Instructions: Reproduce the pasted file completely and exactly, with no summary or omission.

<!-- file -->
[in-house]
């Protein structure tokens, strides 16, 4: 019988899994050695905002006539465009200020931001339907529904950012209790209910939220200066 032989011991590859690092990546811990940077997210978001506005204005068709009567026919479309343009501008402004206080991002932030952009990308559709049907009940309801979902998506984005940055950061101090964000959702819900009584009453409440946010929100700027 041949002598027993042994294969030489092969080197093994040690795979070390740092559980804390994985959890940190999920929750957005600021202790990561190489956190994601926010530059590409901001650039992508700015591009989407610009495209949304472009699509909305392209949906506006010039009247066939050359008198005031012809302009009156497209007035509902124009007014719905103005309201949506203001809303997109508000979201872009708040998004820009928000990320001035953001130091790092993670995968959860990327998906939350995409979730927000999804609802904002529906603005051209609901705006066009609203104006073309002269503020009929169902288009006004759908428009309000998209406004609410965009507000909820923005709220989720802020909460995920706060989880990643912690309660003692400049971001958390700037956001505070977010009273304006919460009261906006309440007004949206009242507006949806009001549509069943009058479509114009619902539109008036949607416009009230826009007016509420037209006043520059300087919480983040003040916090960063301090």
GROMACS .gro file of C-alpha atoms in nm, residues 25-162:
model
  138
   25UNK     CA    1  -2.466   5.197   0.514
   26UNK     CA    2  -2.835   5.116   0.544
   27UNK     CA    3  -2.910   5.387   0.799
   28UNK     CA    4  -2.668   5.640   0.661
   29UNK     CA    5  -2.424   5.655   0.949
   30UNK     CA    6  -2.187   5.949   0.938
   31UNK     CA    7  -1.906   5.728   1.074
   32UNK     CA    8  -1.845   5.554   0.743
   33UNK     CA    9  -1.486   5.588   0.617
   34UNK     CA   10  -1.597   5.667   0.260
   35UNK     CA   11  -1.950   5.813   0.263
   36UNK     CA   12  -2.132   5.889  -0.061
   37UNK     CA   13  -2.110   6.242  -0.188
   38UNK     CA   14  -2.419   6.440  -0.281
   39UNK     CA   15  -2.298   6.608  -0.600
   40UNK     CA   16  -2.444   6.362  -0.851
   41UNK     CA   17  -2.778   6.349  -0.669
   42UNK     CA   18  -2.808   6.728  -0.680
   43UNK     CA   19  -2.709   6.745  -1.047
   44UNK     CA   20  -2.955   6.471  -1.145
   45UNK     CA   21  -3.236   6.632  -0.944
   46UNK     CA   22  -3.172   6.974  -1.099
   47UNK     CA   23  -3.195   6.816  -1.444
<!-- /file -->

[in-house]
């Protein structure tokens, strides 16, 4: 019988899994050695905002006539465009200020931001339907529904950012209790209910939220200066 032989011991590859690092990546811990940077997210978001506005204005068709009567026919479309343009501008402004206080991002932030952009990308559709049907009940309801979902998506984005940055950061101090964000959702819900009584009453409440946010929100700027 041949002598027993042994294969030489092969080197093994040690795979070390740092559980804390994985959890940190999920929750957005600021202790990561190489956190994601926010530059590409901001650039992508700015591009989407610009495209949304472009699509909305392209949906506006010039009247066939050359008198005031012809302009009156497209007035509902124009007014719905103005309201949506203001809303997109508000979201872009708040998004820009928000990320001035953001130091790092993670995968959860990327998906939350995409979730927000999804609802904002529906603005051209609901705006066009609203104006073309002269503020009929169902288009006004759908428009309000998209406004609410965009507000909820923005709220989720802020909460995920706060989880990643912690309660003692400049971001958390700037956001505070977010009273304006919460009261906006309440007004949206009242507006949806009001549509069943009058479509114009619902539109008036949607416009009230826009007016509420037209006043520059300087919480983040003040916090960063301090």
GROMACS .gro file of C-alpha atoms in nm, residues 25-162:
model
  138
   25UNK     CA    1  -2.466   5.197   0.514
   26UNK     CA    2  -2.835   5.116   0.544
   27UNK     CA    3  -2.910   5.387   0.799
   28UNK     CA    4  -2.668   5.640   0.661
   29UNK     CA    5  -2.424   5.655   0.949
   30UNK     CA    6  -2.187   5.949   0.938
   31UNK     CA    7  -1.906   5.728   1.074
   32UNK     CA    8  -1.845   5.554   0.743
   33UNK     CA    9  -1.486   5.588   0.617
   34UNK     CA   10  -1.597   5.667   0.260
   35UNK     CA   11  -1.950   5.813   0.263
   36UNK     CA   12  -2.132   5.889  -0.061
   37UNK     CA   13  -2.110   6.242  -0.188
   38UNK     CA   14  -2.419   6.440  -0.281
   39UNK     CA   15  -2.298   6.608  -0.600
   40UNK     CA   16  -2.444   6.362  -0.851
   41UNK     CA   17  -2.778   6.349  -0.669
   42UNK     CA   18  -2.808   6.728  -0.680
   43UNK     CA   19  -2.709   6.745  -1.047
   44UNK     CA   20  -2.955   6.471  -1.145
   45UNK     CA   21  -3.236   6.632  -0.944
   46UNK     CA   22  -3.172   6.974  -1.099
   47UNK     CA   23  -3.195   6.816  -1.444